11. The method of claim 10, wherein the second material is chemically compatible with BaF2.
12. The method of claim 10, wherein the second material is selected from the group consisting of ceria, LaAlO3 and SrTiO3.
13. The method of claim 10, wherein the second material is selected from the group consisting of YBCO and precursors of YBCO.
14. The method of claim 1, wherein biaxially textured surface of the cubic structure material is cube textured.
15. The method of claim 1, further comprising, before exposing the noncrystalline surface to the at least two ion beams, forming the layer of the cubic structure material having the noncrystalline surface by simultaneously depositing the cubic material and exposing the cubic material to at least one ion beam.
16. The method of claim 1, further comprising, after forming the biaxially textured surface, simultaneously depositing more of the cubic material on the biaxially textured surface and exposing the cubic material to at least one ion beam.
17. The method of claim 1, further comprising at least a third ion beam wherein at least two ion beams simultaneously impinge on the noncrystalline surface.
18. The method of claim 1, wherein the at least two ion beams are two ion beams.
19. The method of claim 1, wherein the at least two ion beams are three ion beams.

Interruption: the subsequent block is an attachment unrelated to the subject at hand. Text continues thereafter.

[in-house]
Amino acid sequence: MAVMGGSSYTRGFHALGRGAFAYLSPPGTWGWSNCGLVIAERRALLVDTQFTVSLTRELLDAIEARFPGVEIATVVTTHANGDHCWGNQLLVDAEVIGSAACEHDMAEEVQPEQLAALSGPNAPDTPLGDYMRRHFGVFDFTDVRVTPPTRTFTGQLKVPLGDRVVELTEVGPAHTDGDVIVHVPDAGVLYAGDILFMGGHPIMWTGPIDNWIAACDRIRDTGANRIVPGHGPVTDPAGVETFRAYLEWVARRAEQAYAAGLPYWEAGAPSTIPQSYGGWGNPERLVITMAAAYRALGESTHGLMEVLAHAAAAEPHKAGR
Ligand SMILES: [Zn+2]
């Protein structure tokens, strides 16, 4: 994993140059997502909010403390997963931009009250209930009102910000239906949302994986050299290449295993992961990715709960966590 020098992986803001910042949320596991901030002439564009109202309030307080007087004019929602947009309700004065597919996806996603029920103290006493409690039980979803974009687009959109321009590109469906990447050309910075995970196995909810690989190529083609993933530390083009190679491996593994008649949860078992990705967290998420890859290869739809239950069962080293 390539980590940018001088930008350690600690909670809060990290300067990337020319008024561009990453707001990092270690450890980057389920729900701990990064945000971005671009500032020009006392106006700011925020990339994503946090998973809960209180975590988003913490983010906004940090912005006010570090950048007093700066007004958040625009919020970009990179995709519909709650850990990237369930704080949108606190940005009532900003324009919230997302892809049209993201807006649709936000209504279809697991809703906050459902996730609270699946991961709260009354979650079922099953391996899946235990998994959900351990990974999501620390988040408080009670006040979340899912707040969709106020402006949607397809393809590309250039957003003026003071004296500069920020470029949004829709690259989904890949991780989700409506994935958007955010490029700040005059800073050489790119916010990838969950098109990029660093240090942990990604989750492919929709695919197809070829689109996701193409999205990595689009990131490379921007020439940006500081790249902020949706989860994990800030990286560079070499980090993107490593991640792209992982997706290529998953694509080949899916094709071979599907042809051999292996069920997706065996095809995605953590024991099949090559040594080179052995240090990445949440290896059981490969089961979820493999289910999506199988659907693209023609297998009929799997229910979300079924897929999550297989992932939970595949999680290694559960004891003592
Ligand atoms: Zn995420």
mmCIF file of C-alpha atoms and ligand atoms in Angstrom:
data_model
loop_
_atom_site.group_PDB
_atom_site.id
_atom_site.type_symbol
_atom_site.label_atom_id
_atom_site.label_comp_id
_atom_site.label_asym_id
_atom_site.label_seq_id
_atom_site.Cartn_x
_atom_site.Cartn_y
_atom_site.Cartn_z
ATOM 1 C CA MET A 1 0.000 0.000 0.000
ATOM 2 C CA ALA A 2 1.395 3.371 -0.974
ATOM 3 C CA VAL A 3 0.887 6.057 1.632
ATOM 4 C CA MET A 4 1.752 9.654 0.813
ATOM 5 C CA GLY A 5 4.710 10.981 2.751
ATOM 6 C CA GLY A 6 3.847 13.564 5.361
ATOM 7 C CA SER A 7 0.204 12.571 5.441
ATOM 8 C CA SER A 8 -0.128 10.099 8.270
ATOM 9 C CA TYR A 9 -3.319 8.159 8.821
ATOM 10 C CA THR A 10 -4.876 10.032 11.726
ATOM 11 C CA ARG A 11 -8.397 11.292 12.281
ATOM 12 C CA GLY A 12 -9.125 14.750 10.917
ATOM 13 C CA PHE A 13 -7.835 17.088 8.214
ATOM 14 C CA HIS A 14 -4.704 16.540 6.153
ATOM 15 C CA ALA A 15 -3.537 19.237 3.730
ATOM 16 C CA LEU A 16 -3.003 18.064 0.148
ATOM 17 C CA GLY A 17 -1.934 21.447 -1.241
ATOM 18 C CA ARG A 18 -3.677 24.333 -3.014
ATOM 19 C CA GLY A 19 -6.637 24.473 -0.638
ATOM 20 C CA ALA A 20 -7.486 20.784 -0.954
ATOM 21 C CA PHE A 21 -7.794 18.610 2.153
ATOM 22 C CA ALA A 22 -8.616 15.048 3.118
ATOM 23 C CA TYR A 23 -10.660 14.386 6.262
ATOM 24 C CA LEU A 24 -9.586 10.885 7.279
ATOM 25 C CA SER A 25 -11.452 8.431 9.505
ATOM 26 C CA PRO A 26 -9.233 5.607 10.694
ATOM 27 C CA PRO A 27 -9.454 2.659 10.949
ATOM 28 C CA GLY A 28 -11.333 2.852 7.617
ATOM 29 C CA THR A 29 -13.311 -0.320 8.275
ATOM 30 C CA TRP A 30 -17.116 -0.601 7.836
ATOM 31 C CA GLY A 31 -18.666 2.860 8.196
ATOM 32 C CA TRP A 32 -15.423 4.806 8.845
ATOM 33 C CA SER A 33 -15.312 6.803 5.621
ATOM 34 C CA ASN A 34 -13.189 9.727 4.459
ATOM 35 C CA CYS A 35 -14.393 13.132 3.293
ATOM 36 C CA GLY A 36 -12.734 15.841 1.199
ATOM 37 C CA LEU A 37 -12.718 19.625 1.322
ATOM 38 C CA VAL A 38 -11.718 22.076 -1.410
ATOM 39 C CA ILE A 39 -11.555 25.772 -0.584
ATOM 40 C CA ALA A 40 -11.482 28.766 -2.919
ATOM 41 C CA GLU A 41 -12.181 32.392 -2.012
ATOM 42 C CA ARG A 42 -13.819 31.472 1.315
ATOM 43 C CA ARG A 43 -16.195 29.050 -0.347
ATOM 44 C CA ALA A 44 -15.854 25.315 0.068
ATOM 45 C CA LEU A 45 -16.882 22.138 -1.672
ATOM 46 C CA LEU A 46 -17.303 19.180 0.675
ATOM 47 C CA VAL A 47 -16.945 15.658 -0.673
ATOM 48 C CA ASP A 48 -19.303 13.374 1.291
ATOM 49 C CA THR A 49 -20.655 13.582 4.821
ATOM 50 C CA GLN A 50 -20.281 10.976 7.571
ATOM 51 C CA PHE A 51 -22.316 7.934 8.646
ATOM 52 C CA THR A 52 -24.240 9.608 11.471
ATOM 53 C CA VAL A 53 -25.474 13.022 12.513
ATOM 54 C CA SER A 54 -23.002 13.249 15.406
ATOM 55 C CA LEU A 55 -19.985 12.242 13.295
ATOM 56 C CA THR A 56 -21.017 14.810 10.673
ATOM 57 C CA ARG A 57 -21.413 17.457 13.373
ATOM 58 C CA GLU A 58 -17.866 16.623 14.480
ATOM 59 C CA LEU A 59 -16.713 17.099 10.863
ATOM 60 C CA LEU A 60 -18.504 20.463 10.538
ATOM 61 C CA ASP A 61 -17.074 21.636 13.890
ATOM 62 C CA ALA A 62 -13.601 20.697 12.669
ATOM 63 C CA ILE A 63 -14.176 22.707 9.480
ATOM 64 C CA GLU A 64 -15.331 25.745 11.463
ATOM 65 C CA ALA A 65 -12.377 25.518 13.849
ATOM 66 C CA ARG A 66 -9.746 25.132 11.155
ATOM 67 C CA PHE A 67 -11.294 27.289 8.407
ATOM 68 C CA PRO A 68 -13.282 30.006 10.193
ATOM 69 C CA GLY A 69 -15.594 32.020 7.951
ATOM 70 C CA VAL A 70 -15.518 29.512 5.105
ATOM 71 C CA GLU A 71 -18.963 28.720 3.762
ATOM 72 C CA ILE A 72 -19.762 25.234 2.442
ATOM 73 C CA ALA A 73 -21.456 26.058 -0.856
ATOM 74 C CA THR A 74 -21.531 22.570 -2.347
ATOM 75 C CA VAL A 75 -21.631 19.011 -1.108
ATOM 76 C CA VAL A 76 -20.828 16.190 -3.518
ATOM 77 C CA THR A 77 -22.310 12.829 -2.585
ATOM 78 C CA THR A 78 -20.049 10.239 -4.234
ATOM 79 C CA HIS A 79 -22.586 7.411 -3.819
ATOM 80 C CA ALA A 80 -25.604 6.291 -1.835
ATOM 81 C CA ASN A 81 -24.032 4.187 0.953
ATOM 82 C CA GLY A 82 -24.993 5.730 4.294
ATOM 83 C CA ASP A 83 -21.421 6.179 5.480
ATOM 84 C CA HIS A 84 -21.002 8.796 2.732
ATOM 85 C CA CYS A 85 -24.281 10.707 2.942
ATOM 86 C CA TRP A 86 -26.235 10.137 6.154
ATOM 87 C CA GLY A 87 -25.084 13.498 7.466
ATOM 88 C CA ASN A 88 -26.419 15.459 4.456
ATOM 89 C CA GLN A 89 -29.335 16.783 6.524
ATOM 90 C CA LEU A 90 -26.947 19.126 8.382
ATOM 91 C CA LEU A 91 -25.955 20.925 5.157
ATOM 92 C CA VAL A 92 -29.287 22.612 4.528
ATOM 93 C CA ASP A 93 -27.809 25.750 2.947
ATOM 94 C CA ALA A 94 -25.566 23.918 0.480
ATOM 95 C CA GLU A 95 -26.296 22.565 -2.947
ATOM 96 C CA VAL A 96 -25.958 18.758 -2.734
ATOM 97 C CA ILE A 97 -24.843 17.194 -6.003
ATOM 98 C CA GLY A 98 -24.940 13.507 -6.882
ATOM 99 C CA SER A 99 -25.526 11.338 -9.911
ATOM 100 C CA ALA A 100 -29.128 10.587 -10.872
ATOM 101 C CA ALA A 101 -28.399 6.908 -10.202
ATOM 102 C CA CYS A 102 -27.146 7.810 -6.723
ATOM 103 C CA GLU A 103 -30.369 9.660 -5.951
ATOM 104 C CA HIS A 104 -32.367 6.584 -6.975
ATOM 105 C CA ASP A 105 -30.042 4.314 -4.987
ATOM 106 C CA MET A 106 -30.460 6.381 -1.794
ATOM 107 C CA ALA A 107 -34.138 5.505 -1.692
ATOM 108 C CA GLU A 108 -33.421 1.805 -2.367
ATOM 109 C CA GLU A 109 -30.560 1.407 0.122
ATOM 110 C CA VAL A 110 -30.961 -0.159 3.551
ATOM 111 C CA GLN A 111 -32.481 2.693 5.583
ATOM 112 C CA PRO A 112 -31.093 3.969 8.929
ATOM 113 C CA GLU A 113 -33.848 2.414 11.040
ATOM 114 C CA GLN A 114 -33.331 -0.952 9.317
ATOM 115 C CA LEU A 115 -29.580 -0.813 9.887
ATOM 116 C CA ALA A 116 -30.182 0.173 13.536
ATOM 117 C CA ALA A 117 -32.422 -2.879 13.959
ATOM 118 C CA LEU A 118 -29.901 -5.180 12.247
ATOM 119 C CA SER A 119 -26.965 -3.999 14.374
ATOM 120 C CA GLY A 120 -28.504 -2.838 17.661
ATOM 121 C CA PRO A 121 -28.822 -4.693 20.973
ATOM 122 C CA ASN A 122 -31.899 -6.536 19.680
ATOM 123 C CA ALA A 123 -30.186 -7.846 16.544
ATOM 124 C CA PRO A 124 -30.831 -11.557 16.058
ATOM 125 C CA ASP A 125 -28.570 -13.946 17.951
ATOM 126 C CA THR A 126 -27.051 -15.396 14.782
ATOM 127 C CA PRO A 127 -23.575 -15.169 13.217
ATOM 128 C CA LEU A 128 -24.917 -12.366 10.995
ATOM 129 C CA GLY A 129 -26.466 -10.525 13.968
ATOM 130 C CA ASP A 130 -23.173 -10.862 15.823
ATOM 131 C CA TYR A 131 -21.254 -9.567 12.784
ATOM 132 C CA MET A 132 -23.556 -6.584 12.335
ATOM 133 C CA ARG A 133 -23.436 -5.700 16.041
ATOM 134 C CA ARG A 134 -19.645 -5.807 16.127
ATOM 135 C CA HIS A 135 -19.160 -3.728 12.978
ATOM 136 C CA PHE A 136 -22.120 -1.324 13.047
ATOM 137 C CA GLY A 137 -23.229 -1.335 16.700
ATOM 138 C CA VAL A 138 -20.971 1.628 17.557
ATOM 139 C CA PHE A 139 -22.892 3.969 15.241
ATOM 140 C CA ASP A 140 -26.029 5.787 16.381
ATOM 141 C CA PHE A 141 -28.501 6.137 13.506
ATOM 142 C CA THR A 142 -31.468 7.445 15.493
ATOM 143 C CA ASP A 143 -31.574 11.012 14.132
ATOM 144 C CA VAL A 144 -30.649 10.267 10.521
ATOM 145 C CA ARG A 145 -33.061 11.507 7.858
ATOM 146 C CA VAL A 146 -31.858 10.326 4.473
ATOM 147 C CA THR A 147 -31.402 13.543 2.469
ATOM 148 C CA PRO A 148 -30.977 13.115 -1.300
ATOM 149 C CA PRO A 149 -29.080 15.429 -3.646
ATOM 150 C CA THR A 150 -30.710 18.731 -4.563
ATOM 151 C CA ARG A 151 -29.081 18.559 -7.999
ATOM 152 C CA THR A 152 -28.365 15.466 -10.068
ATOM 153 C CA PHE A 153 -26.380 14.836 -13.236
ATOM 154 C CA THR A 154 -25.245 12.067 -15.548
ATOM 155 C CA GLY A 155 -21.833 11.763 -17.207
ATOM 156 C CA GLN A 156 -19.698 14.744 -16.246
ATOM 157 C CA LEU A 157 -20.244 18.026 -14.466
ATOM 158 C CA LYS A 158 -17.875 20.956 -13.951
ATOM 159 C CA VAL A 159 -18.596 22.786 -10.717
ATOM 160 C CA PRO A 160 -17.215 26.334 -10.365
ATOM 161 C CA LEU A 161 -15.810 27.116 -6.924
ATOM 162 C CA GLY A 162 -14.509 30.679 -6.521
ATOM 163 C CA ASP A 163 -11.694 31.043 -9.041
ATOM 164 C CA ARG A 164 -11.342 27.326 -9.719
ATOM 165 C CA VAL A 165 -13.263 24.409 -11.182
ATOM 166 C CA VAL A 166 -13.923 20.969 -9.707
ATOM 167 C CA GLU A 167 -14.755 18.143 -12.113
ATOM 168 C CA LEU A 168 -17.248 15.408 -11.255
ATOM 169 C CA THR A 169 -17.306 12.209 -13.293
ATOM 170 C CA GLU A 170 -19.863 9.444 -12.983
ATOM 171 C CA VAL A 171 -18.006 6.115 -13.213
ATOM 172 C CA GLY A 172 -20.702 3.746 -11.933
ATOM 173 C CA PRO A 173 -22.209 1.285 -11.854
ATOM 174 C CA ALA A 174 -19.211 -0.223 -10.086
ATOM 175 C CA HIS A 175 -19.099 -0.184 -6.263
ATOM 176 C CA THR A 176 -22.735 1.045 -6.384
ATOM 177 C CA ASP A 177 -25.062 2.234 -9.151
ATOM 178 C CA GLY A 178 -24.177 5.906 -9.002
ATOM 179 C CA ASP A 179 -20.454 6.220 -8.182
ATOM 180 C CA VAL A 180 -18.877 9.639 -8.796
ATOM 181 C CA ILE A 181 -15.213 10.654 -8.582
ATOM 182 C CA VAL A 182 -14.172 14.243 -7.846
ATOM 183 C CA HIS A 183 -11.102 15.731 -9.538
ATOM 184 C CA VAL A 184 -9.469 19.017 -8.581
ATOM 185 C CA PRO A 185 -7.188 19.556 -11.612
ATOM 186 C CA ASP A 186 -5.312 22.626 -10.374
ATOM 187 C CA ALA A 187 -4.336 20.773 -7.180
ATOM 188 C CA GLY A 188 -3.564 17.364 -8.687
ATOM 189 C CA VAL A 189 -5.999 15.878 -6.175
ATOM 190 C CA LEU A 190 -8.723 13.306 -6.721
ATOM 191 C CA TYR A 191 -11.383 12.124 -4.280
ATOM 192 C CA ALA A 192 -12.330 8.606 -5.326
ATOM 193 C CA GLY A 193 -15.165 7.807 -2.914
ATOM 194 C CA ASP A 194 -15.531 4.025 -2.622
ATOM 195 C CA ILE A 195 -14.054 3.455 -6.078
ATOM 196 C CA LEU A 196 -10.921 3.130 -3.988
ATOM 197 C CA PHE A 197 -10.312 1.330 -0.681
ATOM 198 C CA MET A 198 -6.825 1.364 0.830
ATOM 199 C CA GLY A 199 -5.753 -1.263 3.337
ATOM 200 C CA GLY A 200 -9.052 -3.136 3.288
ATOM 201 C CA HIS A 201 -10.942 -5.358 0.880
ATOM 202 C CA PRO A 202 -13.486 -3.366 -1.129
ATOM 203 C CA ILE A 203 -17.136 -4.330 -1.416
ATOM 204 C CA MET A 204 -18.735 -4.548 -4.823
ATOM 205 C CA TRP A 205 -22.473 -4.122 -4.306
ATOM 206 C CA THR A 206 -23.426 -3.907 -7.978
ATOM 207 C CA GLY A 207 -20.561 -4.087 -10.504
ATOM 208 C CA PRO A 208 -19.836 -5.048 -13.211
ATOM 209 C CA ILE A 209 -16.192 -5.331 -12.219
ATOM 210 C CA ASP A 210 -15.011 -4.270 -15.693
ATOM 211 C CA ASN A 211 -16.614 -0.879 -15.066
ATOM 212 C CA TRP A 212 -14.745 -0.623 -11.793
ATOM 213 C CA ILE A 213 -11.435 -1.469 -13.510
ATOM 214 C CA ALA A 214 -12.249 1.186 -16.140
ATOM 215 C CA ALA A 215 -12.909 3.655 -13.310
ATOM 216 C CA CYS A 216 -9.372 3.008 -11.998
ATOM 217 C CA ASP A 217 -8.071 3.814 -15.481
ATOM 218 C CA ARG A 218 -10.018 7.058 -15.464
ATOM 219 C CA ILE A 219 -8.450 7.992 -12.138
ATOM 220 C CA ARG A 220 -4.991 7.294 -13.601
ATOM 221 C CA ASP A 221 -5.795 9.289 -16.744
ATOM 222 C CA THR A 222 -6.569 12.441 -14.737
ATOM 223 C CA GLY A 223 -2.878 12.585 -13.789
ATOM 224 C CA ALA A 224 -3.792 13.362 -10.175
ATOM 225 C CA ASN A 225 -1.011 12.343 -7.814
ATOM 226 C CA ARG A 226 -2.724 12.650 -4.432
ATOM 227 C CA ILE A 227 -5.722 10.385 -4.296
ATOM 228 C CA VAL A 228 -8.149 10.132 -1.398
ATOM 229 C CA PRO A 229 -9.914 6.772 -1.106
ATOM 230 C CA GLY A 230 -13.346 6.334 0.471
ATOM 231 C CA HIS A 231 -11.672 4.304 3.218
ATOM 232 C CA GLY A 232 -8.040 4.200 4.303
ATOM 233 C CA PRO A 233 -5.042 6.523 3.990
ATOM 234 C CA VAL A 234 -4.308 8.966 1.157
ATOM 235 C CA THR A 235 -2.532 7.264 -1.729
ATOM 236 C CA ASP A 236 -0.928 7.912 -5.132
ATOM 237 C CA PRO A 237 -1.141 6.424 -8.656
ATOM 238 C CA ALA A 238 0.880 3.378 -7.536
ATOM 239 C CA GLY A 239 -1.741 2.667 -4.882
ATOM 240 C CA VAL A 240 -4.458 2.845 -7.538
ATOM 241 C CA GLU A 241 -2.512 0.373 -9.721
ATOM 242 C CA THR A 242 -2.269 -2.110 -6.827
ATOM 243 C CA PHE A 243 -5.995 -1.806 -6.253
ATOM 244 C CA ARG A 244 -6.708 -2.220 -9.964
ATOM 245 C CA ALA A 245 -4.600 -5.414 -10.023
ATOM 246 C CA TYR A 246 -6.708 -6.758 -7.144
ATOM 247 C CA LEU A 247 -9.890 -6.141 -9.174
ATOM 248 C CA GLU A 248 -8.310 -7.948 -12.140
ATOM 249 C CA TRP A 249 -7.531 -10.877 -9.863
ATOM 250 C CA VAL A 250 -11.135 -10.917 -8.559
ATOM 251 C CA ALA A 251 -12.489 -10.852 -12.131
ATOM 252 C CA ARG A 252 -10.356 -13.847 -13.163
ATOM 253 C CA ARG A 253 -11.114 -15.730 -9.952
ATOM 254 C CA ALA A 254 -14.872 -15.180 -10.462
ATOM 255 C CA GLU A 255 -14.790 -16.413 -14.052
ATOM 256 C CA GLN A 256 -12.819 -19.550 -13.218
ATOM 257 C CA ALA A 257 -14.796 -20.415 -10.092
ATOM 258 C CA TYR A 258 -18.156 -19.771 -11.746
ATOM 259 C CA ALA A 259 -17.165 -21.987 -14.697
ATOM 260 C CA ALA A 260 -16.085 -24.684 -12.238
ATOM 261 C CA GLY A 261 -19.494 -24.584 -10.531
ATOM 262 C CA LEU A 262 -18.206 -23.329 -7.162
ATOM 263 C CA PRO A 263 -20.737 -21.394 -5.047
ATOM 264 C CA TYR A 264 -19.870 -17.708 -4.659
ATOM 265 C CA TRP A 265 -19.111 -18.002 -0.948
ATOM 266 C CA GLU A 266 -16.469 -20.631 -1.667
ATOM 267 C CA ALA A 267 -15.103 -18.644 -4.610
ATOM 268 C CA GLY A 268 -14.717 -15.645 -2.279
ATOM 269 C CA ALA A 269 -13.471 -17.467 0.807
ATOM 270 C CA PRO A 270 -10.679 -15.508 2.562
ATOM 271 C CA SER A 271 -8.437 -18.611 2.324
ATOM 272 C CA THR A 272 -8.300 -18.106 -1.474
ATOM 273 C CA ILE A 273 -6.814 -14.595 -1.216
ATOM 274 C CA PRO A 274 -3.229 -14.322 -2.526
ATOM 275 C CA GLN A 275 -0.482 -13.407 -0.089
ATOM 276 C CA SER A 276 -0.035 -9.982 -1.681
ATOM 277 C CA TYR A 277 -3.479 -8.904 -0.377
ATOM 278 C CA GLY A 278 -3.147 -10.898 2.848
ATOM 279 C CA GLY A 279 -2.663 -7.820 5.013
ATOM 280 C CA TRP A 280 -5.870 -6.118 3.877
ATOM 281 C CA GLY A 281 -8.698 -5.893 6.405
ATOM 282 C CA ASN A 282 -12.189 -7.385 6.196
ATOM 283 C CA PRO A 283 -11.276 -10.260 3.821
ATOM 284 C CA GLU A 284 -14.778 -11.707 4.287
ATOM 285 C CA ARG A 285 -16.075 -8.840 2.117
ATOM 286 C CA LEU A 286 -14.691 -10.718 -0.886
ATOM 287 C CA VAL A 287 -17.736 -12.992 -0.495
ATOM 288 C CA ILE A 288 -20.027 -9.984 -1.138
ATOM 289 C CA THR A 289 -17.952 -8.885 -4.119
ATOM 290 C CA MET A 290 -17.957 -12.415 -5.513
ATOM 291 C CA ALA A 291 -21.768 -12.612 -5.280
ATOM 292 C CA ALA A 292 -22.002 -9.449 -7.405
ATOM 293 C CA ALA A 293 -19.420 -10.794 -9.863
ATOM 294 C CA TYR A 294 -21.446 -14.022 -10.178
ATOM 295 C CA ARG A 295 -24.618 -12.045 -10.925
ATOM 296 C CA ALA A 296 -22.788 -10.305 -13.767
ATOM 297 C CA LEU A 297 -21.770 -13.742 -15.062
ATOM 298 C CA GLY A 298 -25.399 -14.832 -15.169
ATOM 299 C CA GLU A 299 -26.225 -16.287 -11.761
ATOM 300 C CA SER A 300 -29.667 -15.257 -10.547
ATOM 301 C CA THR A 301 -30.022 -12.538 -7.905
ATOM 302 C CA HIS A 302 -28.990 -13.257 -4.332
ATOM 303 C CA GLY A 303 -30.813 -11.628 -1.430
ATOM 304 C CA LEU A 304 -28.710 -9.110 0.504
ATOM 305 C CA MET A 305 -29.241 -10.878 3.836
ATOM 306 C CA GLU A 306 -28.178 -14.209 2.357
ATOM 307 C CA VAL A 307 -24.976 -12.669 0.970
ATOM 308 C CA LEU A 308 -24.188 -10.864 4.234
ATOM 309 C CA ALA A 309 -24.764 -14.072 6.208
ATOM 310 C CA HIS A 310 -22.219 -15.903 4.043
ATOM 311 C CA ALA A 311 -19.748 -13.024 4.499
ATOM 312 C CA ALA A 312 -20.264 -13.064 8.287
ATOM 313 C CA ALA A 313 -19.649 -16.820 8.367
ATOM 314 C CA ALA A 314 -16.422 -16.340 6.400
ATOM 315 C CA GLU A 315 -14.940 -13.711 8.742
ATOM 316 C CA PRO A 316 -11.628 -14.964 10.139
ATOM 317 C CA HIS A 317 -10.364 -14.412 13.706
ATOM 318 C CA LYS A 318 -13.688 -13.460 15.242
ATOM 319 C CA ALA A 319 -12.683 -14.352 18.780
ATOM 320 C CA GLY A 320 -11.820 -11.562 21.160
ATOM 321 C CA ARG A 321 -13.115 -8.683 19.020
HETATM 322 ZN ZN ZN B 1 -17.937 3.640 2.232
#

20. The method of claim 19, wherein one of the three ion beams impinges on the noncrystalline surface simultaneously with another ion beam.
21. The method of claim 1, wherein the at least two ion beams are four ion beams.
22. The method of claim 21, wherein at least one of the four ion beams impinges on the noncrystalline surface simultaneously with at least one other ion beam.
23. The method of claim 21, wherein at least two of the four ion beams impinge on the noncrystalline surface simultaneously with at least two other beams.
24. A method as recited in claim 1, wherein at least two ion beams impinge sequentially and at least two ion beams impinge simultaneously.
25. A method of ion texturing a noncrystalline surface of a layer of a material, the method comprising:
exposing the noncrystalline surface to at least two ion beams to texture the noncrystalline surface and form a textured surface of the material,
wherein the at least two ion beams impinge on the noncrystalline surface in sequence, and
wherein a first ion beam of the at least two ion beams impinges on the surface at a first angle relative to the perpendicular to the noncrystalline surface, a second ion beam of the at least two ion beams impinges on the surface of the noncrystalline layer at a second angle relative to a perpendicular to the noncrystalline surface, the at least two ion beams being disposed relative to each other at a third angle so that a crystal plane of the biaxially textured surface is oriented perpendicular to the biaxially textured surface.